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Discovery of Dna

Discovery of Dna

Discovery of DNA

In 2013 a letter written in 1953 by Francis Crick to his 12-year-old son was sold at auction for $5.3 million. Why was the letter so important? It was written by one of the biologists who was just about to reveal the structure of perhaps the most important molecule in living things, DNA.

“My dear Michael,” the letter begins, “Jim Watson and I have probably made a most important discovery. We have built a model for the structure of des-oxy-ribose-nucleic-acid (read it carefully) called D.N.A. for short. Our structure is very beautiful.” It goes on to say, “In other words we think we have found the basic copying mechanism by which life comes from life…”


The cell is the building block of all organisms. The largest structure in most cells is the nucleus and the nucleus contains many chromosomes. 


Chromosomes are made up of many genes and genes are made up of a chemical called Deoxyribonucleic acid, DNA. Biologists knew that DNA was an important molecule, and for several years in the late 1940s and 1950s there was a great race to work out the structure of the molecule. DNA is made up of two strands which are joined together by four different chemicals called DNA bases. The bases are normally referred to by letters: A (adenine), C (Cytosine), G (Guanine) and T (thymine). The strands are twisted together to form a double helix shape.


Why is DNA important?

Deoxyribonucleic acid is a molecule that carries the genetic instructions used in the growth, development, functioning and reproduction of all known living organisms. It details who we are, what we look like, makes a species unique. Only identical twins have the same DNA. It explains why some diseases and characteristics run in certain families.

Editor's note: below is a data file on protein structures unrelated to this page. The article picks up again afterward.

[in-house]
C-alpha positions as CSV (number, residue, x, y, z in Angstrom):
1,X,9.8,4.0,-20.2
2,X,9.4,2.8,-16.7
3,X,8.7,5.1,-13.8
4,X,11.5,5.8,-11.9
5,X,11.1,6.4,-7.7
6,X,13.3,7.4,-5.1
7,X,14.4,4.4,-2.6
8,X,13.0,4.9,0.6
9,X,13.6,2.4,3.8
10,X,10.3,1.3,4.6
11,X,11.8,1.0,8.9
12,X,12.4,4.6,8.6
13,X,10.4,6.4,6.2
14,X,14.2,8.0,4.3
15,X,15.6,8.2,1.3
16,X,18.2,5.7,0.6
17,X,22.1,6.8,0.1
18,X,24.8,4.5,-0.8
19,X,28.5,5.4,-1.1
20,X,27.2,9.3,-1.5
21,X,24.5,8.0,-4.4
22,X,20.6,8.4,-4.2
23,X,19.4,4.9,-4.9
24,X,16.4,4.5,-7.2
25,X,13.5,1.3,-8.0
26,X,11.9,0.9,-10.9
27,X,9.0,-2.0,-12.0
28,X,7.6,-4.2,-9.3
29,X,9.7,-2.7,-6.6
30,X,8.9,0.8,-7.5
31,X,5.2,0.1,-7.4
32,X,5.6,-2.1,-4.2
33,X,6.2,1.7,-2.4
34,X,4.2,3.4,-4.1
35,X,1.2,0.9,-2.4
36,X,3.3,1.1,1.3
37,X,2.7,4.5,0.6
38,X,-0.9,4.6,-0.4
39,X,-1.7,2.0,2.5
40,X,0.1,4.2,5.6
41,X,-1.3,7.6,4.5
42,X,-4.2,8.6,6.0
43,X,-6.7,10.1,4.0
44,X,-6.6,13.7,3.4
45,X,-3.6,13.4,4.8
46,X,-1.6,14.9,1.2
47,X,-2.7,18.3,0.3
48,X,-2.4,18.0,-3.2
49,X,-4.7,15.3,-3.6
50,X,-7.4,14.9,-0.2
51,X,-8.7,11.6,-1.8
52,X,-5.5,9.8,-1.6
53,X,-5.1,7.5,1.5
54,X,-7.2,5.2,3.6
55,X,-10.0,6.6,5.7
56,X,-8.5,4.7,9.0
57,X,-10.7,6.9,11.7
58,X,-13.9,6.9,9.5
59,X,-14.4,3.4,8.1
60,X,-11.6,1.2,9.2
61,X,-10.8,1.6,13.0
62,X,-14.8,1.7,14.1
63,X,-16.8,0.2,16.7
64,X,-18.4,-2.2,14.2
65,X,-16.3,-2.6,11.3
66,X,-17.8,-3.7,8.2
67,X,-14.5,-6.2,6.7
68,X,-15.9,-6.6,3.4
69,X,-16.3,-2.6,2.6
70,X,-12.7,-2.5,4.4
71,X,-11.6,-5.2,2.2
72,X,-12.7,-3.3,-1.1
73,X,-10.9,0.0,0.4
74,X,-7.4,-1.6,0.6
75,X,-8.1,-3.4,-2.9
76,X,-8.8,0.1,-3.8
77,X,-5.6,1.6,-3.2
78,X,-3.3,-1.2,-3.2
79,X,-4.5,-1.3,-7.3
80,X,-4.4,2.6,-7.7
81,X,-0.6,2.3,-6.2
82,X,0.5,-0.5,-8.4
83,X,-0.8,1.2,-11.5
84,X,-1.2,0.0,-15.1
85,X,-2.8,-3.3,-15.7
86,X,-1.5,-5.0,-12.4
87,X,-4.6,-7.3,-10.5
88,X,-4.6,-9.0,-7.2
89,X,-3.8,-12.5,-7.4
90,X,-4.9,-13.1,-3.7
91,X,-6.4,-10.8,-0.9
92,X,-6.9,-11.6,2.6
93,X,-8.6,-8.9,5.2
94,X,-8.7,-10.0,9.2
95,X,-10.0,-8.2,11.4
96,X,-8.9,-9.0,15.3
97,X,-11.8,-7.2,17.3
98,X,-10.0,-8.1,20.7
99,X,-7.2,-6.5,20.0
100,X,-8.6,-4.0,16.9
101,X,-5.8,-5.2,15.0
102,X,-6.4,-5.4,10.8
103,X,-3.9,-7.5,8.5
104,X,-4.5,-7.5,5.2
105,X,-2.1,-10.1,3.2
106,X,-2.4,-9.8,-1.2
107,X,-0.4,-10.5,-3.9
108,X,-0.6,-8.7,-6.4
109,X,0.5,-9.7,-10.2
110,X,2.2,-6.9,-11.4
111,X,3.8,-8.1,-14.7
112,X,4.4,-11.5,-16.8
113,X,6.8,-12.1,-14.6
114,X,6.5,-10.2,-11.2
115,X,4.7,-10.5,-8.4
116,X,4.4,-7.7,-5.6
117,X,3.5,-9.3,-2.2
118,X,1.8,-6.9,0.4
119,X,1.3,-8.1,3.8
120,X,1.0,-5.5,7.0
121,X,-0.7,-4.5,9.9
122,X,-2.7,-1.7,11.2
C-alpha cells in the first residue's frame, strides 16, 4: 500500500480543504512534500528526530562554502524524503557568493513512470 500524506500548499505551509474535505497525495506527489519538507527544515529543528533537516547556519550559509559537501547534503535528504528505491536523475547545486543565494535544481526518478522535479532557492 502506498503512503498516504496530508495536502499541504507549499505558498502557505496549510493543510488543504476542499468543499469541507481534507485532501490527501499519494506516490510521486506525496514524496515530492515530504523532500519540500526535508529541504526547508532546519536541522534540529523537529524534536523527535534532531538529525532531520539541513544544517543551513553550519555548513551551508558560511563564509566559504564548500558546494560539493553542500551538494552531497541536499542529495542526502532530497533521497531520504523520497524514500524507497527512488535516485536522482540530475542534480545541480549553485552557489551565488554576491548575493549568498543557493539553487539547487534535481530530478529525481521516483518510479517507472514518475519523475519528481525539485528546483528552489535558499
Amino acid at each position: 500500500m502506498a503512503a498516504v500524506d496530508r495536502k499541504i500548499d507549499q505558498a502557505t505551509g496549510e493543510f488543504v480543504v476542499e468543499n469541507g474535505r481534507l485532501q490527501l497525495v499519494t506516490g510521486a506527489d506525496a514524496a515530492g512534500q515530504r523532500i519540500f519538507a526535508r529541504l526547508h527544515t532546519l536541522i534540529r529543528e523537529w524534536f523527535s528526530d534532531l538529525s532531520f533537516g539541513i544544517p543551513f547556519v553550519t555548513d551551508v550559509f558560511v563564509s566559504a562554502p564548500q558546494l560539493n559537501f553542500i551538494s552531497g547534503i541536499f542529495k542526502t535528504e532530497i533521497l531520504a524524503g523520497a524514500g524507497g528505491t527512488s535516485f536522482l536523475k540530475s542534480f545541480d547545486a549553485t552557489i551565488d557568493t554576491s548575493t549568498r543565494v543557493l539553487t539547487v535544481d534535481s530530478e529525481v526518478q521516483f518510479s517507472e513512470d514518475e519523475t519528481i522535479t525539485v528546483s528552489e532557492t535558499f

What is DNA testing?

DNA is a long spiral molecule called a helix. Since it has two strands in the spiral it is called a double helix. Alleles are different forms of the same gene for example, there is an eye colour gene which has different forms – brown or blue (these are alleles). You have two copies of alleles for every gene you have in your nucleus. You get one copy from your mum and one from your dad. Alleles have two different strengths, called dominant or recessive. The two alleles observed are compared at specific locations on a chromosome between the tested individuals. The match of alleles between tested individuals provides evidence of a biological relationship between them.


DNA testing involves a forensic scientist carrying out a diagnostic testing and read the DNA sequence in each sample. Analysis of this sequence can reveal the presence of recessive and dominant alleles which in turn informs characteristics of the sample donor, for example the presence of abnormal genes can infer a particular disease will be exhibited by the sample donor.

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